Comedy series ‘Welcome Home’ set for Proctors premiere

Show's large cast includes local TV personalities; first season was released on YouTube, Amazon Prime
Mindy Miner and Bobby Chase in a scene from "Welcome Home."
Mindy Miner and Bobby Chase in a scene from "Welcome Home."

Sometimes comedy both reflects and refracts life itself. 

At least, that’s what the creators of the series “Welcome Home” have found. The comedy, which was produced by local filmmakers and actors, is on its second season, which premieres Saturday at Proctors. 

With irreverent writing and extreme yet likeable characters, “Welcome Home” follows Ron, Justin and Jen, high school friends who find themselves living back at home with their parents because of circumstances they couldn’t necessarily control.  

Bobby Chase, one of the series creators and an actor in its cast, said the idea for the show came from personal experience. 

“I moved to New York to freelance, and went broke and had to move back. So I got a job at Channel 6 for a while and then got laid off, and then had to move back [home],” Chase said. 

Chase, Daniel B. Martin, Justin Alvis and Amanda Stankovitch, who were also interested in filmmaking or acting, met up for dinner in 2015. 

“We were all just sitting around a Ruby Tuesdays, throwing ideas around. I threw out the idea of living at home with my parents and everybody was like ‘Yeah, we’re doing that now or we’ve done that in the past,’” Chase said. 

The ideas flowed from there; they created the characters and story line at the table that same night. 

“We knew it was a good idea because a lot of people were doing that,” Chase said. “It’s almost normal now.”

They started filming not long after that gathering, bringing on several other actors and actresses such as Mindy Miner, who plays Jen. The first season was released about a year later on YouTube and Amazon Prime.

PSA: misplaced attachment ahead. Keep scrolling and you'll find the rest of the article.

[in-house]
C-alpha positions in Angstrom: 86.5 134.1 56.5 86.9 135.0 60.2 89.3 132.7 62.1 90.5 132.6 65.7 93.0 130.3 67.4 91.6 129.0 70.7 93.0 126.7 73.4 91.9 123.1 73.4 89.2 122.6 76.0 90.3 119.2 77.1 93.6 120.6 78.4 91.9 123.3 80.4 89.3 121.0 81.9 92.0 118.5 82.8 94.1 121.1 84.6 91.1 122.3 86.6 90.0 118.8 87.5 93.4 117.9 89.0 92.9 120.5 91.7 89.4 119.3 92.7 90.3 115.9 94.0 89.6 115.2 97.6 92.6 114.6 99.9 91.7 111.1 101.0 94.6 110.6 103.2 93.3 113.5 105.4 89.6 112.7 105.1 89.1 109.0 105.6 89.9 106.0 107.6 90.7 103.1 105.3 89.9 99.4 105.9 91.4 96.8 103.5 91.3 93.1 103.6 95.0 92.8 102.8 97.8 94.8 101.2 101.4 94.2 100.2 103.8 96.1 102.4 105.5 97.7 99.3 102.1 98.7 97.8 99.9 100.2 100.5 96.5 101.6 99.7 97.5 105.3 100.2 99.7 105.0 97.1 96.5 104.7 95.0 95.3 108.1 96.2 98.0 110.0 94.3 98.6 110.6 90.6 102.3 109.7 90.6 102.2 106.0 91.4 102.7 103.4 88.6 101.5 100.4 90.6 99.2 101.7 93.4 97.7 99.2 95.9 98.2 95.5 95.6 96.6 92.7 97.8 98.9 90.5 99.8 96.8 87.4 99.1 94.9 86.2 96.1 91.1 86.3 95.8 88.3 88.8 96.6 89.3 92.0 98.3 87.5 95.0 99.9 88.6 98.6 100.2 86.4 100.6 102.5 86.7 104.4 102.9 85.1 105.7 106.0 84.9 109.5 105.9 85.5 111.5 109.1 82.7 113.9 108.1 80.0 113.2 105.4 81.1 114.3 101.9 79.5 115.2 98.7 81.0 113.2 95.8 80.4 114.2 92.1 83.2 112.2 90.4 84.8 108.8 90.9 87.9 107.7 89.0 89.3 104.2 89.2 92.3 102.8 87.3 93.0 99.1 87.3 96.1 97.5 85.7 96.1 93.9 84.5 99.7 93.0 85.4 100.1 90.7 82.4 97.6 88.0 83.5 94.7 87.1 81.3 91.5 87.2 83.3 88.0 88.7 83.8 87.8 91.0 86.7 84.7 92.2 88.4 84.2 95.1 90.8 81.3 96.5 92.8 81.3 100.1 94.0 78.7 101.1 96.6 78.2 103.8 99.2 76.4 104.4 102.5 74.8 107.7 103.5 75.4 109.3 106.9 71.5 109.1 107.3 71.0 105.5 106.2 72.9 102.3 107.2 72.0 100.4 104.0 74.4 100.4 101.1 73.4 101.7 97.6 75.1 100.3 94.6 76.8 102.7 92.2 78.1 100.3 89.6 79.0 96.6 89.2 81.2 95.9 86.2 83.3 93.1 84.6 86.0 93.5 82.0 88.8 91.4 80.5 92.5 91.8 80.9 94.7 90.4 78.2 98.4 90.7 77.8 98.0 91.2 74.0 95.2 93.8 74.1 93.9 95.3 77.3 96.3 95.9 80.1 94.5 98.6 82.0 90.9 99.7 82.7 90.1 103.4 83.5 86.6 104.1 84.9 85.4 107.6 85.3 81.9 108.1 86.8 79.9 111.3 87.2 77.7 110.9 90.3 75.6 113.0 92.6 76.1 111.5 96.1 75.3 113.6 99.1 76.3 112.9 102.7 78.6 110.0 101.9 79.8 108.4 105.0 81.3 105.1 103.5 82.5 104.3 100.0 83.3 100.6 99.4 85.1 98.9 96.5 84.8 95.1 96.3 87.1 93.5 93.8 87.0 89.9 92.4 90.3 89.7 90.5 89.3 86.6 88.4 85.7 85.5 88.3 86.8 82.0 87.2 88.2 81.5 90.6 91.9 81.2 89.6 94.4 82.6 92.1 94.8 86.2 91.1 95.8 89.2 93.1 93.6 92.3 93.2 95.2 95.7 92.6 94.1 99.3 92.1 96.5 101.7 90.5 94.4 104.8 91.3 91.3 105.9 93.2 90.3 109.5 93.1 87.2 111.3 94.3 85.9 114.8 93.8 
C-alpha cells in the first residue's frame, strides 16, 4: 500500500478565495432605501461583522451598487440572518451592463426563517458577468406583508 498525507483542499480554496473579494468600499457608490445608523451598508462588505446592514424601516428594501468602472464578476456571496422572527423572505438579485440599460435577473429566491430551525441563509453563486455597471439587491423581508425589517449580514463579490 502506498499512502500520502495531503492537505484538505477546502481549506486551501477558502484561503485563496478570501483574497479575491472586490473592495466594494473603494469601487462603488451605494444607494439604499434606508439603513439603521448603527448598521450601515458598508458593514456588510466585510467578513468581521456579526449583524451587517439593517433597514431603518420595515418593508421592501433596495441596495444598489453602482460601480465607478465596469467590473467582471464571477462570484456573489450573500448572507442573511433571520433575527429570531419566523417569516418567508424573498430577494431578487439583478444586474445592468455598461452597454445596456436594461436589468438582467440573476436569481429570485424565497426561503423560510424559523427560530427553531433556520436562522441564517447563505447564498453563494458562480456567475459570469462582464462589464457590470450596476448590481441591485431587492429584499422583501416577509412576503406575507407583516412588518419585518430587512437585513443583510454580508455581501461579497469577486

“In the beginning, we went through a distributor. But now it’s a lot easier. You can do it independently, as long as it’s story driven and has closed captioning. So right now, it’s more like YouTube on steroids,” Chase said. 

It was also picked up by Stream Now TV, a service that streams indie films and series. Ron Valderrama, the company’s chief operating officer, compared the show to a classic comedy, saying, “It’s like ‘Curb Your Enthusiasm’ for unsuccessful people.”

For the second season, though, the group wanted to step up production quality as well as the story. They turned to crowdfunding and managed to raise $10,000, which was 10 times the budget they had for Season 1. It allowed them to hire crew members, feature original music — from The Clay People, Travelers & Thieves, Titanics and Dinerpet — and work with Overit Media for the sound engineering.  

They also brought on 68 cast members, including some local celebrities like Greg Aidala, Karen Tararache, Kate Welshofer and others. 

“We had a lot of people who wanted to be involved and we thought that the more people you get involved, the more marketable it could be,” Chase said. 

The larger cast gave the scenes more flavor and allowed the group to expand the show’s story line. The team’s writing process has remained fluid, with the stars of the show, Justin Alvis, Daniel B. Martin and Mindy Miner, often writing their own parts. 

“We’re rewriting constantly, even while we’re shooting,” Chase said. 

Balancing the cast’s schedules with the availability of filming locations and a changing story line was difficult, especially with so many cast members now on board. The show was filmed throughout the Capital Region, and Chase said the locations they requested to film at were welcoming. 

“Everyone around here is pretty excited to have something like that in their house or their business,” Chase said. 

Season 1 starts on a hectic note. “At the end of Season 1, Justin ends up burning down Jen’s parents’ kitchen. So Jen’s parents and her grandparents end up living with [my character] and Ron, in this house. [And] I have a 1-year-old child, so it’s kind of a cramped situation,” Chase said. 

Justin goes to interview for a job with the state and the interviewers try to turn him down. 

“[However], Justin is a sociopath who always needs to get his way,” Chase said. 

So he pretends to be transgender and tells the interviewers that if they don’t hire him, he’ll send a union rep after them. Justin spends much of the season keeping up the charade of being transgender while at work. 

“Jen ends up going to some self-help groups because she’s still trying to get over her ex-fiance leaving her at the altar. [And] Ron ends up dating a hermaphrodite and falls in love with her,” Chase said. 

On Saturday, the creators will be screening the second season in the GE Theater at Proctors, where it all began. 

“We actually auditioned and started the show at Proctors, so it’s kind of full circle,” Chase said. 

There will be a cocktail hour from 5-6 p.m. with some of the cast and creators. “Welcome Home” will be screened from 6-9 p.m. Tickets are $10. For more information, visit

Categories: Entertainment


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